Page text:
WINLINK terrorist protection

Discussion in 'Ham Radio Discussions' started by KX4Z, Aug 2, 2019.

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  1. N0TZU

    N0TZU Platinum Subscriber Platinum Subscriber QRZ Page

    So in your language the "licensed person" is the amateur using the Winlink system, not the control operator, i.e., the licensed amateur controlling a gateway - thank you for the clarification.
    Yes, I understand that the amateur user whitelists the non-licensed person's email which gives that person (or anyone else at that email) permission to send an email to the amateur user.
    I understand that in your view, the amateur user is the one controlling the communications.

    I understand that you seem to be frustrated that I and some others don't agree to that "obvious" notion of control and with some other views of yours.
    I also understand that you seem impatient with "nitpicking" in trying to be careful with definitions of the roles and responsibilities of the people involved, and carefully parsing Part 97.

    Well, that's up to you of course. But one must be able to carefully define the present situation vis a vis the regulations in order to document and discuss shortcomings and justify specific changes to the FCC. The audience there is mostly administrators and lawyers, not radio enthusiasts, after all.
     
    K0IDT and WZ7U like this.
  2. K7JEM

    K7JEM Ham Member QRZ Page

    I would be interested in seeing a link to this organization, and how they define "common carrier", and how winlink or amateur radio could possibly fit into their definition.

    Regardless, this doesn't make winlink a "common carrier". Amateur radio could be looked at as a communications system of last resort, but common carriers are not defined that way. If anything, a common carrier is a communications system of first resort, available to anyone who cares to pay the price. Commercial systems and amateur radio have different goals, but they both can deliver the same message.
     
    DL6MAA likes this.
  3. KX4Z

    KX4Z Ham Member QRZ Page

    YOU ARE PROBABLY RIGHT!!! (And Rappaports law firm probably did a stellar job pointing out the issues!)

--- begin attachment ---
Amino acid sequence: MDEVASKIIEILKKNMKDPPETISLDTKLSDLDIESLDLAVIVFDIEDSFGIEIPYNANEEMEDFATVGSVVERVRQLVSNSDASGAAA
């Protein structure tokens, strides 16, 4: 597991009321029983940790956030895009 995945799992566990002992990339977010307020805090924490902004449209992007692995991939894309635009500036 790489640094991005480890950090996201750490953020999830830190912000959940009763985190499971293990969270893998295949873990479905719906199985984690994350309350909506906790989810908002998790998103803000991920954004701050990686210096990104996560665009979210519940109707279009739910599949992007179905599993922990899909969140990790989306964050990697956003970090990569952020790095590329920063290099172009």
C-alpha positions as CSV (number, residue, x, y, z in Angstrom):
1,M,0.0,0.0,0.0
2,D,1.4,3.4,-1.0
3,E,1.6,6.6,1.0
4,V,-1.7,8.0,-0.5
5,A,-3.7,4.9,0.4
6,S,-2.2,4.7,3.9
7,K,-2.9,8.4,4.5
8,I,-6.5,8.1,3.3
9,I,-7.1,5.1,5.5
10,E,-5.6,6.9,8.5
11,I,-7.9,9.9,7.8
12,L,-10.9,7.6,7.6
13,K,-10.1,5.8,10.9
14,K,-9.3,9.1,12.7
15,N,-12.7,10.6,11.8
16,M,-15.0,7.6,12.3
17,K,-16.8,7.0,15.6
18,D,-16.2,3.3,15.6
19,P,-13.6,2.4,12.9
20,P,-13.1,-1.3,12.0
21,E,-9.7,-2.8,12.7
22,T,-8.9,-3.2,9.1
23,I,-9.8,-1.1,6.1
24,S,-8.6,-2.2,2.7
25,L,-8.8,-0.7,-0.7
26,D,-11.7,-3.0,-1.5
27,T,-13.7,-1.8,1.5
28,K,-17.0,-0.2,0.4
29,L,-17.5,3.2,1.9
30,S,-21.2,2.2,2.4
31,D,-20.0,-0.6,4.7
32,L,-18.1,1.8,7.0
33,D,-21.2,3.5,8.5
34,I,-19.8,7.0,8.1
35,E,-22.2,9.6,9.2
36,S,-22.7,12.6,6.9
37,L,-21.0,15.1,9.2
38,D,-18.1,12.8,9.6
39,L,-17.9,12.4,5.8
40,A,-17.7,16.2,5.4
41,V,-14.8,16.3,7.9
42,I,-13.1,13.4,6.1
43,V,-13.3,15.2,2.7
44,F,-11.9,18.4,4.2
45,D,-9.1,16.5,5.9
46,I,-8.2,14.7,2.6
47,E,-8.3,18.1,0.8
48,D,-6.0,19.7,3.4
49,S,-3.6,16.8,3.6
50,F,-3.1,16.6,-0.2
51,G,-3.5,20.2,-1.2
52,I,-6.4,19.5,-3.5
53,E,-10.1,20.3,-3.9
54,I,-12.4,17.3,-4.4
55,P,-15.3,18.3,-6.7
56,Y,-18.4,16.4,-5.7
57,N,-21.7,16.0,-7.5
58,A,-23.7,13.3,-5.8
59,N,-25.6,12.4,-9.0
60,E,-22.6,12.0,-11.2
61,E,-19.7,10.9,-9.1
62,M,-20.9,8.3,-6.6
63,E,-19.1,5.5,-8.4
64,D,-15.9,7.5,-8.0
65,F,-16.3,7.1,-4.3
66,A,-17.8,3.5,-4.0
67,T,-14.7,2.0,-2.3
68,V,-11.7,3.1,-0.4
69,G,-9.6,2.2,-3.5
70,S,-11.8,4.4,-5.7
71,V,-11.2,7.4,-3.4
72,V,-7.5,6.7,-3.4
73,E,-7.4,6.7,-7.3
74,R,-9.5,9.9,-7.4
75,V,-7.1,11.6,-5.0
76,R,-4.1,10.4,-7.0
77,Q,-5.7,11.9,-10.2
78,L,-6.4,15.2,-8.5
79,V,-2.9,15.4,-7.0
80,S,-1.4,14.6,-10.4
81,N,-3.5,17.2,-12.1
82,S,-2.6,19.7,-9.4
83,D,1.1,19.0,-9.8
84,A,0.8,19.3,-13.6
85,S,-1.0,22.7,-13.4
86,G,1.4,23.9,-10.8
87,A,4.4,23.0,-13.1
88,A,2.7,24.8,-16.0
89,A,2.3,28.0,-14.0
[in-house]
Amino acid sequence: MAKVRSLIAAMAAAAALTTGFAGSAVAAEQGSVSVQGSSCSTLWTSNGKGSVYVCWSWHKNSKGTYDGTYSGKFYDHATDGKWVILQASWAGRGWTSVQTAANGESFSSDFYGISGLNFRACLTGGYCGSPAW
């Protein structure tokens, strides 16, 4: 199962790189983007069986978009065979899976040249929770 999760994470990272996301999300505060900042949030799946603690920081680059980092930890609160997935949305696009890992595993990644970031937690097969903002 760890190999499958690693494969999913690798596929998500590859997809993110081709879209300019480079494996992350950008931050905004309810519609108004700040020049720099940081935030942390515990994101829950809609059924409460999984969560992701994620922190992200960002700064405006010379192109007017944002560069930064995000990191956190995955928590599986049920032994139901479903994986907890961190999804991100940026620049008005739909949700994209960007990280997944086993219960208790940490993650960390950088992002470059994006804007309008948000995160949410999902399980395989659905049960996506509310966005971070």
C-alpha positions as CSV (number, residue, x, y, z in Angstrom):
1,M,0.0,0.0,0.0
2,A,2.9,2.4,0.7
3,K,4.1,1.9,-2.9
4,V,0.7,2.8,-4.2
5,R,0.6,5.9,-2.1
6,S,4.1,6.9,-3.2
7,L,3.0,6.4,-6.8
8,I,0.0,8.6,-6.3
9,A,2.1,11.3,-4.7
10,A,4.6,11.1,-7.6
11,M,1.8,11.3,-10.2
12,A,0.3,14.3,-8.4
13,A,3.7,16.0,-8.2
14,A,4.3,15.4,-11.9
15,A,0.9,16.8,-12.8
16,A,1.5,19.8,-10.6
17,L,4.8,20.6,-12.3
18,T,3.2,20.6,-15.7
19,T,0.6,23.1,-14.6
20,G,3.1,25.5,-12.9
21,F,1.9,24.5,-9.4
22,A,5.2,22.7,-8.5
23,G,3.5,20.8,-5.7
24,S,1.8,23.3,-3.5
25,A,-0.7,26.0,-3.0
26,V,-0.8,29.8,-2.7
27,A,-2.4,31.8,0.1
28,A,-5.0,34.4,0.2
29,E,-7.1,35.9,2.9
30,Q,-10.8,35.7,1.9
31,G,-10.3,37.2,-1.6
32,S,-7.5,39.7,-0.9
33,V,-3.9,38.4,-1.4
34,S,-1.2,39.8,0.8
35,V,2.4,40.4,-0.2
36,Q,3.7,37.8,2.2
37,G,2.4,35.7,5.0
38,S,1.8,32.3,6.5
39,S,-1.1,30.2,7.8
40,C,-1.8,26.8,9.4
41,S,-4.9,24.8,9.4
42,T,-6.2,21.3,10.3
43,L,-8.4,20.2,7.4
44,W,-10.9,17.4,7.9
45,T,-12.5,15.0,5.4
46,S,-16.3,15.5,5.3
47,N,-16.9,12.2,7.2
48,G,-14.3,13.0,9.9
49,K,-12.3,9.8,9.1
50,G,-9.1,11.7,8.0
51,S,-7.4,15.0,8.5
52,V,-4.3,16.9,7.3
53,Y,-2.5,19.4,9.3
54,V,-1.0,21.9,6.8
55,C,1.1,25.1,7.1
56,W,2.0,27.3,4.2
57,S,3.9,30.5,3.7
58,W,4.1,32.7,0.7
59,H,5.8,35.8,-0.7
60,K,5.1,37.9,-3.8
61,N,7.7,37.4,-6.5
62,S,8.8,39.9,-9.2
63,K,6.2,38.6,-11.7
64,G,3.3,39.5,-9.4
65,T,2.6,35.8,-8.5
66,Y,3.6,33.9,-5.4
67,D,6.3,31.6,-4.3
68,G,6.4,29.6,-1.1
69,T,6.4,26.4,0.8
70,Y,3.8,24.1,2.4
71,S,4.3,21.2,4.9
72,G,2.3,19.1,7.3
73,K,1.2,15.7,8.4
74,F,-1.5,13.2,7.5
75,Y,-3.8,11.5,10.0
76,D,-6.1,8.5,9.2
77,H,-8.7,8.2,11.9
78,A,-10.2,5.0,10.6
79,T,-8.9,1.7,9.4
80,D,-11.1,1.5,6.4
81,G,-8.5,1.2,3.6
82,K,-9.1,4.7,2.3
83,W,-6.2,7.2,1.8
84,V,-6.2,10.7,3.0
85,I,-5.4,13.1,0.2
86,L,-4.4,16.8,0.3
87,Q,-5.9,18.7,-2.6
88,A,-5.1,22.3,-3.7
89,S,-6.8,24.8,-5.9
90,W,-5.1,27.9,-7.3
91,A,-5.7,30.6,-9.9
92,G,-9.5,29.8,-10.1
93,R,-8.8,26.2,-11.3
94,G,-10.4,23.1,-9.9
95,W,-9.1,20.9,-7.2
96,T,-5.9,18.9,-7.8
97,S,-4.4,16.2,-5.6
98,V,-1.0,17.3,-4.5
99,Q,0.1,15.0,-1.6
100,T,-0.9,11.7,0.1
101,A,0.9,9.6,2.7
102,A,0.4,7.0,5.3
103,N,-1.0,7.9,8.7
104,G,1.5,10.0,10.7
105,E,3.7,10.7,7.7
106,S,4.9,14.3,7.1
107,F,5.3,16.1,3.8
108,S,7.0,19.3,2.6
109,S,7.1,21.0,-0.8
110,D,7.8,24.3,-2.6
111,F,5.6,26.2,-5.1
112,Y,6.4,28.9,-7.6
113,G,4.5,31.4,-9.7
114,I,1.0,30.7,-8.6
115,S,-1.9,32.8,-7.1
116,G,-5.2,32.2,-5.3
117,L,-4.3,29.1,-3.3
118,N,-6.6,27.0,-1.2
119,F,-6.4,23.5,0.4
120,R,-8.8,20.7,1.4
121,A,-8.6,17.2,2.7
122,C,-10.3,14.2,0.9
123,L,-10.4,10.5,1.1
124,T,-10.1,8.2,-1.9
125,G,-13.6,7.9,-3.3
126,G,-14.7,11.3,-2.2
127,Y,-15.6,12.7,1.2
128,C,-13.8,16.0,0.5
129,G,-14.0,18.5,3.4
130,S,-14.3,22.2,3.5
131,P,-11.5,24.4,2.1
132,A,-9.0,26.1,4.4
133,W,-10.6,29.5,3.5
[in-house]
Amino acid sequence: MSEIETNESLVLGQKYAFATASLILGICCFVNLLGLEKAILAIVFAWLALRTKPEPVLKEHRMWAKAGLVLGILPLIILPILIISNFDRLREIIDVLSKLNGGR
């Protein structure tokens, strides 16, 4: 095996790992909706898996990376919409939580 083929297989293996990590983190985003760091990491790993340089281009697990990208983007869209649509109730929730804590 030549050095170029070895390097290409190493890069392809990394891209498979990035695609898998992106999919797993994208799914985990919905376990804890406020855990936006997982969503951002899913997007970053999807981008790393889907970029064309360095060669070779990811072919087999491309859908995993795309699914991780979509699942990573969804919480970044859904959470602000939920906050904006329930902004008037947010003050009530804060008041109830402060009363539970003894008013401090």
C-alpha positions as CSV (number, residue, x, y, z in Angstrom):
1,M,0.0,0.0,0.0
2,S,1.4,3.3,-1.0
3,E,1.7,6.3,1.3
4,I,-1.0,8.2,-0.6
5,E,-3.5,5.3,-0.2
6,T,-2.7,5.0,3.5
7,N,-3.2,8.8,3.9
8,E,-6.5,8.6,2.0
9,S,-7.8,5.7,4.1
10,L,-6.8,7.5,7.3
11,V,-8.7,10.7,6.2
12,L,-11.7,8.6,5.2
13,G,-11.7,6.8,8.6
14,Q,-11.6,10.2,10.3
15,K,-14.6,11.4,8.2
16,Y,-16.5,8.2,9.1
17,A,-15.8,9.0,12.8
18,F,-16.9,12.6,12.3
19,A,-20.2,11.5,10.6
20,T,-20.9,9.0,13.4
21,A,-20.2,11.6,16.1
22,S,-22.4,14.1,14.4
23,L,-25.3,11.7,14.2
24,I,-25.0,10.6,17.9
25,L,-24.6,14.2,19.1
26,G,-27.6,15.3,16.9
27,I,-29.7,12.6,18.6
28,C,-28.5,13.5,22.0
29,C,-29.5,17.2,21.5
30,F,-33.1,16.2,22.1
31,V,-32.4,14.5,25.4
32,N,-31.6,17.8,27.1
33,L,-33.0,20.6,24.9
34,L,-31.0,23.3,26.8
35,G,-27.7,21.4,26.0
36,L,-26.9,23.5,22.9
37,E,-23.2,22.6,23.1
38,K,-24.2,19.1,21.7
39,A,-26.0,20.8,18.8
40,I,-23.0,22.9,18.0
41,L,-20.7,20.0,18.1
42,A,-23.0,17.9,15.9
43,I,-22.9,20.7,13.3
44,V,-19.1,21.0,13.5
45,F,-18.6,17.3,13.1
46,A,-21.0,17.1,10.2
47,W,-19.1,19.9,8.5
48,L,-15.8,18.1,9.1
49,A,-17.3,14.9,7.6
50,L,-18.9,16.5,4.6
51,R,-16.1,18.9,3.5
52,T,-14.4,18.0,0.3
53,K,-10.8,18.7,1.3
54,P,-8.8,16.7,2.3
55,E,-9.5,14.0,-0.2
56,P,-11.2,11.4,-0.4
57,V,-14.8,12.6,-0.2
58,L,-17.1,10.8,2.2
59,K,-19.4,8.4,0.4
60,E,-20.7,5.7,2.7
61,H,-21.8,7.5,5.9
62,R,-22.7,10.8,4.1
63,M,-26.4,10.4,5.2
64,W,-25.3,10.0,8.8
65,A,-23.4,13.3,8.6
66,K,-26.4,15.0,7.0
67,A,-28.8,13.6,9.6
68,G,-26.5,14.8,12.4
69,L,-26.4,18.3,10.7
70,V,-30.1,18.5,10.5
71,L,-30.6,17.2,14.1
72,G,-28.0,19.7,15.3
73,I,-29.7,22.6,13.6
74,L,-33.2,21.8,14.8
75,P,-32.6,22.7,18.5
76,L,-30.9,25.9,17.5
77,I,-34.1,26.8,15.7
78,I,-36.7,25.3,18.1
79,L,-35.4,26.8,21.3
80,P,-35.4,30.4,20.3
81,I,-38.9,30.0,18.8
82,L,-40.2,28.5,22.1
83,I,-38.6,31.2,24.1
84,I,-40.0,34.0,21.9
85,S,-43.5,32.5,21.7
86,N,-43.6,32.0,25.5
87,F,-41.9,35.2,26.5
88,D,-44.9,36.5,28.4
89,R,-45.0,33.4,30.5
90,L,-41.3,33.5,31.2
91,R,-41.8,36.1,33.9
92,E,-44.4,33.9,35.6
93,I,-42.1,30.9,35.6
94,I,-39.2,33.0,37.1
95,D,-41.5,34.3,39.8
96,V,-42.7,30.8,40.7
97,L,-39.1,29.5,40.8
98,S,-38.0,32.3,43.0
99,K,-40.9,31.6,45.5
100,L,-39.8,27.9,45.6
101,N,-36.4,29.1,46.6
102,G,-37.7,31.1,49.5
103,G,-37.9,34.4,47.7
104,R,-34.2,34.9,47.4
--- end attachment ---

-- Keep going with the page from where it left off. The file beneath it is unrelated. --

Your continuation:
Just as in 1991, the regulations don't "fit" very well. You can see that in one of my filings where I explained BOTH SIDES of the control operator issue. It is up the FCC to decide -- (a) shut it all down; (b) continue to ignore it; (c) fix the regulations to make what they really want quite clear.

    I compeltely understand (I think) the arguments that you, and Dr. Rappaport are making. It is pretty obvious. it is just that it doesn't fit --- and you have to either recognize that you are using a concept developed 75 years ago.....and trying to say a person who isn't even home is the "control operator". The FCC tried to get away from those implications with their repeater rulings and regulatorychanges. They may or may not make changes here --- won't bother me one whit. Everyone at WINLINK and myself and any other person will quite immediately do what they say If they make it clear. What is perfectly clear right now is that they haven't cared --- and if everyone would acknowledge ALL these facts, some progress might be made. A lot of time is being wasted here. None of this was done in secret.
     
  4. KX4Z

    KX4Z Ham Member QRZ Page

    Who knew? The NTS is a common carrier!!!!!

    What a lightning bolt.
    Gordon
     
  5. K7JEM

    K7JEM Ham Member QRZ Page

    Just because a station is being operated under "automatic control" doesn't mean that there is not a control operator. But the control op doesn't have to be at the control point 24/7. The FCC does expect some form of control, they discussed this at length many years ago when dealing with automatic control for repeaters.

    The control operator is the person on the license grant for that gateway station. It isn't anyone else, unless that other person has been authorized to act as control operator, and has the ability to perform control operator duties, either locally, or by remote control through a wireline or radio aux link. The person accessing the gateway is NOT the control operator, any more than a person accessing a repeater is the control operator of that repeater. The control operator may or may not be at the physical controls, but that is OK, since both a gateway and a repeater can operate under automatic control. But they can't be absent 24/7, and they still have to ensure that the automatically controlled station is behaving normally.